In an order of 6 March 2014, the German Federal Constitutional
Court (the Constitutional Court) did not accept the complaints by
several companies that were found to have committed a cartel
offence challenging a recent German court decision that approved
the disclosure of a criminal investigation file containing a
leniency application and the confidential version of a cartel
decision to a civil court reviewing a damage claim against those
companies. The companies argued that the challenged decision
infringed their fundamental rights guaranteed under the German
The Constitutional Court did not accept the complaints because
it found that the issues raised had already been clarified with
regard to the underlying legal principles and that the disclosure
at stake, whilst indeed interfering with the fundamental right to
protection of their business and trade secrets, was justified.
In an order of 26 November 2013, the German Higher Regional
Court of Hamm had ruled that a leniency application as well as
parts of the confidential version of the European Commission's
2007 decision to fine the members of an elevator and escalator
cartel a total of more than € 992 million, which both were
included in a criminal investigation file, could be disclosed by
the public prosecutor to the Regional Court of Berlin, which had
been asked to rule on a damages claim against members of this
cartel (see VBB on Competition Law, Volume 2014, No. 2, available
The Constitutional Court has now decided that the interpretation
by the Higher Regional Court of Hamm of the relevant provisions in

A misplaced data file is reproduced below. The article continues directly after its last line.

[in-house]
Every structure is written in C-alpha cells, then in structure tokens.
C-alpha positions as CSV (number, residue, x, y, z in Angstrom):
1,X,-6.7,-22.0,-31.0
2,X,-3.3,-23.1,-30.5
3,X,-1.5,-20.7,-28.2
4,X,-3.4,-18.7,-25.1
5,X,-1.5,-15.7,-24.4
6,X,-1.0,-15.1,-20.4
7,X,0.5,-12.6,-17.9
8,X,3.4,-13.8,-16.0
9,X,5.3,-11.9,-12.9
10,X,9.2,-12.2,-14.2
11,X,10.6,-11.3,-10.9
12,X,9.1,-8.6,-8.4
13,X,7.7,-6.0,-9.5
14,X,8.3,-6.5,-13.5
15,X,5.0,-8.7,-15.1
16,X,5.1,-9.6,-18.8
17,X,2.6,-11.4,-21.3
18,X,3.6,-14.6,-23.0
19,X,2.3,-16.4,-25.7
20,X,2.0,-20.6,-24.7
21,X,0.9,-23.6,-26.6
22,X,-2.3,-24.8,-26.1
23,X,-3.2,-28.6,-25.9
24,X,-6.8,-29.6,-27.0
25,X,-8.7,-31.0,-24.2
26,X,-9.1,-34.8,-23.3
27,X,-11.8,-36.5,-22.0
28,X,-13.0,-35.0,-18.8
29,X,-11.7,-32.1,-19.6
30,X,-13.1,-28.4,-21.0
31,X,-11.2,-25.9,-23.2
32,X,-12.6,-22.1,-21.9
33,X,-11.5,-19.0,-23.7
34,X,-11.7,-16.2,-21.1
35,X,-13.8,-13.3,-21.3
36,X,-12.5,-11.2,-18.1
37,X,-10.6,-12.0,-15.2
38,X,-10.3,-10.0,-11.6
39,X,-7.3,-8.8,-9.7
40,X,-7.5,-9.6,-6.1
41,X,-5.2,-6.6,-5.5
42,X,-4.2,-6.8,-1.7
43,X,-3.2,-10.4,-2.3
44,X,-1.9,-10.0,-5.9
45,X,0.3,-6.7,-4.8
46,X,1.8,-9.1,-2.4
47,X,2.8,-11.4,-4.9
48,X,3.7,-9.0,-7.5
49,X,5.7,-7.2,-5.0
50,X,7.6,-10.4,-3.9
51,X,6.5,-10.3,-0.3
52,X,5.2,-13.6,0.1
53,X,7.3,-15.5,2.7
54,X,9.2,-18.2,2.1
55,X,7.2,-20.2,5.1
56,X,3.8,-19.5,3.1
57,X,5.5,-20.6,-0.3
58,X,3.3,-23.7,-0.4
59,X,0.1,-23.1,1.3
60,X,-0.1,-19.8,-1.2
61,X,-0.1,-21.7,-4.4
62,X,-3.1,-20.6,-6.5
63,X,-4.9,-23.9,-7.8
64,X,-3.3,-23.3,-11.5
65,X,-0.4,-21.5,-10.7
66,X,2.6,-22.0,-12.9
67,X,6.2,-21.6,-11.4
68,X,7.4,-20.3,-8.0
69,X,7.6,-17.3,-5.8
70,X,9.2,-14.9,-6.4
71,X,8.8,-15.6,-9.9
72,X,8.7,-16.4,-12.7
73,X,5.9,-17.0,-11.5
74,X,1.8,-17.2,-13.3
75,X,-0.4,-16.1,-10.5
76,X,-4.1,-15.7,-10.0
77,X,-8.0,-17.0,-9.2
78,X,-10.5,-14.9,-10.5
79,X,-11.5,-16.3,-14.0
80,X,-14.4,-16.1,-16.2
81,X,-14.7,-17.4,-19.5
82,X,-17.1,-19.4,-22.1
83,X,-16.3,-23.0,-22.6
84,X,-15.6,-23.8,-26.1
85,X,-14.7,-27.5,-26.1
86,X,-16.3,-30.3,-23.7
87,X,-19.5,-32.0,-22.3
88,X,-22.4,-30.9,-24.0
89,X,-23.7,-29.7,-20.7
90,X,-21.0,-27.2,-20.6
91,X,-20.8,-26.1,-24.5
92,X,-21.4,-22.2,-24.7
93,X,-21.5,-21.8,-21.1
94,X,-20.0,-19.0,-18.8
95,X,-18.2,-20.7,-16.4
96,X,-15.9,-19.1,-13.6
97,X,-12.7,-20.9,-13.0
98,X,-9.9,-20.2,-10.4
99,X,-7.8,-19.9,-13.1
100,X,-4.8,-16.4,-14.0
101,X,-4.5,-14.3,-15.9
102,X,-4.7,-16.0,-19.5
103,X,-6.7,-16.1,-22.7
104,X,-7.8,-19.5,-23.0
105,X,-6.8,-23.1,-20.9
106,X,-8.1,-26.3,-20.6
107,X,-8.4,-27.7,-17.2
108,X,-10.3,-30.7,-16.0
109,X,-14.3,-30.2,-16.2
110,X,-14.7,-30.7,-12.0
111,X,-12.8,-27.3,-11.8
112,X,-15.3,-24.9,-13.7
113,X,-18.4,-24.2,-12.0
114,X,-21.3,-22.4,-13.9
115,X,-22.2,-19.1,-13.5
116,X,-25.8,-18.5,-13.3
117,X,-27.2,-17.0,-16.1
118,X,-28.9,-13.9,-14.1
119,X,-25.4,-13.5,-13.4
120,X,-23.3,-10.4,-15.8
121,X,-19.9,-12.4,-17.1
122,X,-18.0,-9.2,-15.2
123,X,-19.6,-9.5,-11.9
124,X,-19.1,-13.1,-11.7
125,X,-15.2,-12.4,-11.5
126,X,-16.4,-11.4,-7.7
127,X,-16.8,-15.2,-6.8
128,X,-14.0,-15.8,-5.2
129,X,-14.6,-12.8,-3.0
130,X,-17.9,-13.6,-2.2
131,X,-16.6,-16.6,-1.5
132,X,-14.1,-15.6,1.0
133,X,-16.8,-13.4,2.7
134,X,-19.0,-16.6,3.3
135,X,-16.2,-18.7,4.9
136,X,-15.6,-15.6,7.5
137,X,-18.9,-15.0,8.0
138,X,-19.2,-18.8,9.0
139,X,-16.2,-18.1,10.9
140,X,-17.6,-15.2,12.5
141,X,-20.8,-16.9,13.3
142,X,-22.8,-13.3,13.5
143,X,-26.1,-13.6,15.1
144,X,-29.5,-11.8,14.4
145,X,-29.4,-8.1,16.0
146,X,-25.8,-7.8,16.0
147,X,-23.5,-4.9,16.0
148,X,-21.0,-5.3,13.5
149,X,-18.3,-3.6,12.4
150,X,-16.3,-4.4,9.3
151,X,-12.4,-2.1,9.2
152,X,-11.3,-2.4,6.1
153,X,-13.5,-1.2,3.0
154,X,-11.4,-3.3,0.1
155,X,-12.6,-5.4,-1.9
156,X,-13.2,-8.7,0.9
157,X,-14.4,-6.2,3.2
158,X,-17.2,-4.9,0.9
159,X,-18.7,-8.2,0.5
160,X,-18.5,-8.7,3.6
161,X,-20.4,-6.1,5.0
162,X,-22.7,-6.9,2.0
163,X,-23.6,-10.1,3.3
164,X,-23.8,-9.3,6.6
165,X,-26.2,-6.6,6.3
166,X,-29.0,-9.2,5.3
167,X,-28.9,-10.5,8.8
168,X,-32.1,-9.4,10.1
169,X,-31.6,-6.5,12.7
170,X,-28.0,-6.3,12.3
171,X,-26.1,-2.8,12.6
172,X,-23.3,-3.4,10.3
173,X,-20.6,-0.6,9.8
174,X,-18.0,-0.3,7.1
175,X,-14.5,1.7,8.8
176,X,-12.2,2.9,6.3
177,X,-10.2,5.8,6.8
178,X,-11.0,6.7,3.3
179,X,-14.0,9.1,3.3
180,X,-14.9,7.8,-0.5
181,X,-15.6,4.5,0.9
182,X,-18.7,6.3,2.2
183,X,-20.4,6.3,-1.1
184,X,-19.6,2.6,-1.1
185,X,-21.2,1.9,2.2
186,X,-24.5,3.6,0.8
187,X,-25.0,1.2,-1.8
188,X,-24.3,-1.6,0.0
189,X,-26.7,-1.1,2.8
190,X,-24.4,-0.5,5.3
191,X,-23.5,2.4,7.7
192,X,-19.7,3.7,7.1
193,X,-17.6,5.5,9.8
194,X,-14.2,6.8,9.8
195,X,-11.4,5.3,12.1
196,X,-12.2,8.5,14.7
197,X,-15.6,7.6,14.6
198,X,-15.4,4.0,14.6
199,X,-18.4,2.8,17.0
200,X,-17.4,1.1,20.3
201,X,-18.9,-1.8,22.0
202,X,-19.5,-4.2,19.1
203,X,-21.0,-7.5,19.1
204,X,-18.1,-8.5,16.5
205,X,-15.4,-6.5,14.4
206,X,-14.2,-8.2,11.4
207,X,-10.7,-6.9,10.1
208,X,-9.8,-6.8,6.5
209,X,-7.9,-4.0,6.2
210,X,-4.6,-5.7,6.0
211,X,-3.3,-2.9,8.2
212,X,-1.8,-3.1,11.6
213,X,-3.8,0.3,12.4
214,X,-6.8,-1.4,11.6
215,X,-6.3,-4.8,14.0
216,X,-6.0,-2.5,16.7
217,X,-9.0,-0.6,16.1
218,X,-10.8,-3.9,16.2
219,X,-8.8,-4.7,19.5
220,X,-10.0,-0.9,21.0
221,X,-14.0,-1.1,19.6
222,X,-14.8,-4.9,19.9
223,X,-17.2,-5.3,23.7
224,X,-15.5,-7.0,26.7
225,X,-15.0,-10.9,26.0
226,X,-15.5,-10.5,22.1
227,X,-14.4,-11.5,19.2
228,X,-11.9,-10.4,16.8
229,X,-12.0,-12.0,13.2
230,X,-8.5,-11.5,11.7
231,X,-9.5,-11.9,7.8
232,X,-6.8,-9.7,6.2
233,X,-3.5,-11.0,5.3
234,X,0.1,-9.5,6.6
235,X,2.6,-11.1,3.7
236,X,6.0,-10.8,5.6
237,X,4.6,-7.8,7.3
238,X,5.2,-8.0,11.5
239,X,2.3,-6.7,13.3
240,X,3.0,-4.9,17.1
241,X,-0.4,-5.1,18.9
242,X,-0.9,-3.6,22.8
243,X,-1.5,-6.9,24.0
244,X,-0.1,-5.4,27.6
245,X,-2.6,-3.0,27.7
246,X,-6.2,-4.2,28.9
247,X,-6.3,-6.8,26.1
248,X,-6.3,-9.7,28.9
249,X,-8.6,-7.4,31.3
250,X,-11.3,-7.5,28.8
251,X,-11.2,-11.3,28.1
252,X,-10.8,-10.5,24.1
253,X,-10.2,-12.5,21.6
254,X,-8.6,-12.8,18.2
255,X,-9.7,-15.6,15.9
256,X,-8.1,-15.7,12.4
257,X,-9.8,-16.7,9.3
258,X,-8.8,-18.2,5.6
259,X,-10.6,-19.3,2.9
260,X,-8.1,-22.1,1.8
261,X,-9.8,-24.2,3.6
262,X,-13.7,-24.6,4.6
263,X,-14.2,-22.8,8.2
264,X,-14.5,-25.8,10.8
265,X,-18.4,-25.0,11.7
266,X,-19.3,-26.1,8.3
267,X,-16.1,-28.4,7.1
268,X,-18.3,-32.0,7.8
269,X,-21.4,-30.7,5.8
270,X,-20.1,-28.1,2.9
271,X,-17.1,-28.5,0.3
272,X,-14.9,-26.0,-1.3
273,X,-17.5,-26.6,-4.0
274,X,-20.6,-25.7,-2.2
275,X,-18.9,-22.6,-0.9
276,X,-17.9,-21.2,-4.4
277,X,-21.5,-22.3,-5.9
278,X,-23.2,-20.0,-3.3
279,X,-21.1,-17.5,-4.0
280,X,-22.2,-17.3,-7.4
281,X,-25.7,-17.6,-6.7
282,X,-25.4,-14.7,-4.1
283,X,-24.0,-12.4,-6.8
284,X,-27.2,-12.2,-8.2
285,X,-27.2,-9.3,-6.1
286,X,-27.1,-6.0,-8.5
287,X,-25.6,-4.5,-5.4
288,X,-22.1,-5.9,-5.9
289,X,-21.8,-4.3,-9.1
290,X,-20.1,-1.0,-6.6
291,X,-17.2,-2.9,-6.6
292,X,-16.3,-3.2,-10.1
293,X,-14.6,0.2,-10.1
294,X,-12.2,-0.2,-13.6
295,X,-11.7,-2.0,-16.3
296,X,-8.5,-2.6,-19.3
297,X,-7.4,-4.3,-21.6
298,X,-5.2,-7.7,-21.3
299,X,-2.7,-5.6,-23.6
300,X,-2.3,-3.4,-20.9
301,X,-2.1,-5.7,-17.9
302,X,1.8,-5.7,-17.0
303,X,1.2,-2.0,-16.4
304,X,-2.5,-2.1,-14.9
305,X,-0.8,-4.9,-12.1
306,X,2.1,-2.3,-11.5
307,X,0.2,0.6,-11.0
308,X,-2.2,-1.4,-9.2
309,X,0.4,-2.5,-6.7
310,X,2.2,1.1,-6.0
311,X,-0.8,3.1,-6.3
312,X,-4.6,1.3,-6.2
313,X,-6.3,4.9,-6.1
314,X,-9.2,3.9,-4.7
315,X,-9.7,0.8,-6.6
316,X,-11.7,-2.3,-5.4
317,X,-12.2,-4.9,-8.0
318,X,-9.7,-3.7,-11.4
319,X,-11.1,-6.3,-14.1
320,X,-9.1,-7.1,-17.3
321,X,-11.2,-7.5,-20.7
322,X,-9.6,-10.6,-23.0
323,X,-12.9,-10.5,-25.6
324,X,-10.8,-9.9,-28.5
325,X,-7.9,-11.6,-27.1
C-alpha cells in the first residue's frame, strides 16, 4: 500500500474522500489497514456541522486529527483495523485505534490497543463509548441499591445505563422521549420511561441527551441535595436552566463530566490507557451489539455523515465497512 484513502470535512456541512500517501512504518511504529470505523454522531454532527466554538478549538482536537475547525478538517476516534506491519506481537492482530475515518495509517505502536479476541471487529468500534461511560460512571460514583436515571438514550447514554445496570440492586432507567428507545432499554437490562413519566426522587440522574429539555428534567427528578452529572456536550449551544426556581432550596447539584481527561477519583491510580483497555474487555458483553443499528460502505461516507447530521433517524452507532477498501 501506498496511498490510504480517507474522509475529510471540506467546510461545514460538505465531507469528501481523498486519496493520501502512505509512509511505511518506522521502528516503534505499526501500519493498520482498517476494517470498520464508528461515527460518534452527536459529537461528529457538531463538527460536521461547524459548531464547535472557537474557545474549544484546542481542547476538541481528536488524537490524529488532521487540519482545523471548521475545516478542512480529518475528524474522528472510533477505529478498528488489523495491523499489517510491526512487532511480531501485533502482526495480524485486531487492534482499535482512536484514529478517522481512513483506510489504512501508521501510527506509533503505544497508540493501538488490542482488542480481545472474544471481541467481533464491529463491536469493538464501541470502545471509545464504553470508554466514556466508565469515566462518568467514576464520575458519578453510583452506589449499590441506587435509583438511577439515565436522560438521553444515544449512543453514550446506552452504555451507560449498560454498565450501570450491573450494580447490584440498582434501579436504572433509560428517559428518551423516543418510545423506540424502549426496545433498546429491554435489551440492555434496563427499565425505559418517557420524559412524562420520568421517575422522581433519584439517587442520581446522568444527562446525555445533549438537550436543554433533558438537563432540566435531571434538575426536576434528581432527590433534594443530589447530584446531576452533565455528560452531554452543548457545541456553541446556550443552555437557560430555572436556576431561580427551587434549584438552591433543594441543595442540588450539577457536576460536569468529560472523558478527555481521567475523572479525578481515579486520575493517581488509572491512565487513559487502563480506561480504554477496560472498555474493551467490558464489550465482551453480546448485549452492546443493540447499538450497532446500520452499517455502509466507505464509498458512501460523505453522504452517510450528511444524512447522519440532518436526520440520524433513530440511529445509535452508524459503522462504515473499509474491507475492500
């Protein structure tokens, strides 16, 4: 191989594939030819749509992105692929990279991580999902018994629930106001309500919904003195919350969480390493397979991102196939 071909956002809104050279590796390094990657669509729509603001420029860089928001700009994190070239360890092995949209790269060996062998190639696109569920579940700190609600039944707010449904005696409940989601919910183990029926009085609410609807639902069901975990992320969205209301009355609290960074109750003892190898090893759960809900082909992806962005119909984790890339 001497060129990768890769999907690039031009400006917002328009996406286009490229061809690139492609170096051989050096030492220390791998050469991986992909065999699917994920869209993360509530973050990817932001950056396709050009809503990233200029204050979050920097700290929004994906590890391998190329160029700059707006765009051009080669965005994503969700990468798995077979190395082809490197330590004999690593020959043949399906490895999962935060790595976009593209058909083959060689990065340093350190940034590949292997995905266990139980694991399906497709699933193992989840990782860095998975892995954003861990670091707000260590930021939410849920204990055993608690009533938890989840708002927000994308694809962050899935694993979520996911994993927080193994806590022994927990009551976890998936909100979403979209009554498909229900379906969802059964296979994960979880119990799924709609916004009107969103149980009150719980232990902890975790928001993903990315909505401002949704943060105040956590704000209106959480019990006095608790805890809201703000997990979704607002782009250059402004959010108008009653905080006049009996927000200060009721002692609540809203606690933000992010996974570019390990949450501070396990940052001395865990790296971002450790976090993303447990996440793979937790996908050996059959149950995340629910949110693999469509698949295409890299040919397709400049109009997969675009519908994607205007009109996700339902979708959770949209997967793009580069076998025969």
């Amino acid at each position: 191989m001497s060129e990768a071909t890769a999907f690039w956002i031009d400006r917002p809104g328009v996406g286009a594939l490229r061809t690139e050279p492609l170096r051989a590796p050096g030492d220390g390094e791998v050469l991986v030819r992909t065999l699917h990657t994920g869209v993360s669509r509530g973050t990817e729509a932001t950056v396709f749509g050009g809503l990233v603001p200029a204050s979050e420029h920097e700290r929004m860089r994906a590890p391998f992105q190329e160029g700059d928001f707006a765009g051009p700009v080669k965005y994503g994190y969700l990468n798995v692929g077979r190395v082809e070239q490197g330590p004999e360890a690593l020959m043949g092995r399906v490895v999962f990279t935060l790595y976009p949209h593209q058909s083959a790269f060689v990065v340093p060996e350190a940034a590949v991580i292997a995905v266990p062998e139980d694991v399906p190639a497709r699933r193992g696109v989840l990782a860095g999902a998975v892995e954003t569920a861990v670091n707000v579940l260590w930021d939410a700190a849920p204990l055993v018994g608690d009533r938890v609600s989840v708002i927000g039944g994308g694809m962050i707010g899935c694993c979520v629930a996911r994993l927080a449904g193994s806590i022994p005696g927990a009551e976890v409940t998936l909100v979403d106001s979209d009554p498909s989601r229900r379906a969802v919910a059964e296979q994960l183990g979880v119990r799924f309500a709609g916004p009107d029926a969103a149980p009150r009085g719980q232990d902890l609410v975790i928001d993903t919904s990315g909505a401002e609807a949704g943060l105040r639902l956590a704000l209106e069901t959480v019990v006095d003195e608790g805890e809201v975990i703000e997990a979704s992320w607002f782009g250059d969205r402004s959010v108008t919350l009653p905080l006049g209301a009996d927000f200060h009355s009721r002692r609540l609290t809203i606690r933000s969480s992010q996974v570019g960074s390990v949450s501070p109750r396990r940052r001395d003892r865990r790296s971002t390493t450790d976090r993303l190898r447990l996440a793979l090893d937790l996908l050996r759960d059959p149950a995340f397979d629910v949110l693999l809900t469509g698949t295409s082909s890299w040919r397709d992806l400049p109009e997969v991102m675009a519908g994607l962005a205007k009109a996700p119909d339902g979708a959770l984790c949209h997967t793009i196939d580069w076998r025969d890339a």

the German codes of civil and criminal procedure was not
objectionable. The Higher Regional Court of Hamm found that the
German law of criminal procedure implies that, prior to filing a
request for access to a criminal investigation file, the requesting
civil court has to assess carefully the necessity of disclosure of
the file taking account of the particular circumstances of the case
concerned. This necessity assessment has to be made not by the
public prosecutor but only by the requesting court, which is solely
responsible for deciding on the permissibility of the transmission
of the file.
The Constitutional Court emphasised that it is for the
requesting civil court to assess to what extent it can use the
information contained in the criminal investigation file. If the
requesting civil court decides to use the information contained in
the file for its decision, the data will also have to be made
available to the plaintiffs seeking damages. Therefore, the
requesting civil court has to carefully take into account the
fundamental right to protection of business and trade secrets of
the companies concerned when assessing to what extent it can use
the information contained in the criminal investigation file.
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